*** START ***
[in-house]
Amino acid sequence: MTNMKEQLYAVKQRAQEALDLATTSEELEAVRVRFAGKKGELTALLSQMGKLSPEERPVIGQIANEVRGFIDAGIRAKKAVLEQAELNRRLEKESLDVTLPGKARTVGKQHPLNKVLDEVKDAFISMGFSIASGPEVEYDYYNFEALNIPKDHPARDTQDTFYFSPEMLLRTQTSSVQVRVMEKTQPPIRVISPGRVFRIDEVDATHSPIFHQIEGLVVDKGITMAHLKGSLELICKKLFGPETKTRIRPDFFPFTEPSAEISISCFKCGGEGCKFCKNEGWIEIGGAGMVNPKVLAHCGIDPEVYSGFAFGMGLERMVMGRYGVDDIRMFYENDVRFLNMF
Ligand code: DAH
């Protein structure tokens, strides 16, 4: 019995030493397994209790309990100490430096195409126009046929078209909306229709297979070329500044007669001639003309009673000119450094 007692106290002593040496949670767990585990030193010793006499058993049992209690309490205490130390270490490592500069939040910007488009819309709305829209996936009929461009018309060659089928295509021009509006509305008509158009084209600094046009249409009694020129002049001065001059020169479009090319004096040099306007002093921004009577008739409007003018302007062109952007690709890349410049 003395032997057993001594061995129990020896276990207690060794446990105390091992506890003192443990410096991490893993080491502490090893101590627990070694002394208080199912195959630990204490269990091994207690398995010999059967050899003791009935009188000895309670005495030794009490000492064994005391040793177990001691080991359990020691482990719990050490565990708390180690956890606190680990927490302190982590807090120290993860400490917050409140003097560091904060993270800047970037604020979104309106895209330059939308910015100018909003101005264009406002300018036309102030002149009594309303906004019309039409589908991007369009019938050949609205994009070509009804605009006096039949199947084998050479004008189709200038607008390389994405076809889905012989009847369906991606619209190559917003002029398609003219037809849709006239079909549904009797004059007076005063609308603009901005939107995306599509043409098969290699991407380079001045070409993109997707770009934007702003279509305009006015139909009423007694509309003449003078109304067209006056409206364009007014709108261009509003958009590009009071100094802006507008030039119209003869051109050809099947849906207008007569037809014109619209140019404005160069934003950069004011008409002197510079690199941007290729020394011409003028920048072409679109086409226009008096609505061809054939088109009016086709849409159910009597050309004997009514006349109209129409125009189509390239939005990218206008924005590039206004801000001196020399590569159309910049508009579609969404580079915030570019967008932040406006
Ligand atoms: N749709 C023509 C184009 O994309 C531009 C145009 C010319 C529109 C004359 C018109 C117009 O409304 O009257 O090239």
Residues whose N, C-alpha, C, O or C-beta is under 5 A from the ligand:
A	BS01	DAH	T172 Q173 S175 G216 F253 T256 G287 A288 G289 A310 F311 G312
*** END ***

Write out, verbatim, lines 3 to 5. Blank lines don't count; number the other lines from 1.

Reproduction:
Ligand code: DAH
């Protein structure tokens, strides 16, 4: 019995030493397994209790309990100490430096195409126009046929078209909306229709297979070329500044007669001639003309009673000119450094 007692106290002593040496949670767990585990030193010793006499058993049992209690309490205490130390270490490592500069939040910007488009819309709305829209996936009929461009018309060659089928295509021009509006509305008509158009084209600094046009249409009694020129002049001065001059020169479009090319004096040099306007002093921004009577008739409007003018302007062109952007690709890349410049 003395032997057993001594061995129990020896276990207690060794446990105390091992506890003192443990410096991490893993080491502490090893101590627990070694002394208080199912195959630990204490269990091994207690398995010999059967050899003791009935009188000895309670005495030794009490000492064994005391040793177990001691080991359990020691482990719990050490565990708390180690956890606190680990927490302190982590807090120290993860400490917050409140003097560091904060993270800047970037604020979104309106895209330059939308910015100018909003101005264009406002300018036309102030002149009594309303906004019309039409589908991007369009019938050949609205994009070509009804605009006096039949199947084998050479004008189709200038607008390389994405076809889905012989009847369906991606619209190559917003002029398609003219037809849709006239079909549904009797004059007076005063609308603009901005939107995306599509043409098969290699991407380079001045070409993109997707770009934007702003279509305009006015139909009423007694509309003449003078109304067209006056409206364009007014709108261009509003958009590009009071100094802006507008030039119209003869051109050809099947849906207008007569037809014109619209140019404005160069934003950069004011008409002197510079690199941007290729020394011409003028920048072409679109086409226009008096609505061809054939088109009016086709849409159910009597050309004997009514006349109209129409125009189509390239939005990218206008924005590039206004801000001196020399590569159309910049508009579609969404580079915030570019967008932040406006
Ligand atoms: N749709 C023509 C184009 O994309 C531009 C145009 C010319 C529109 C004359 C018109 C117009 O409304 O009257 O090239």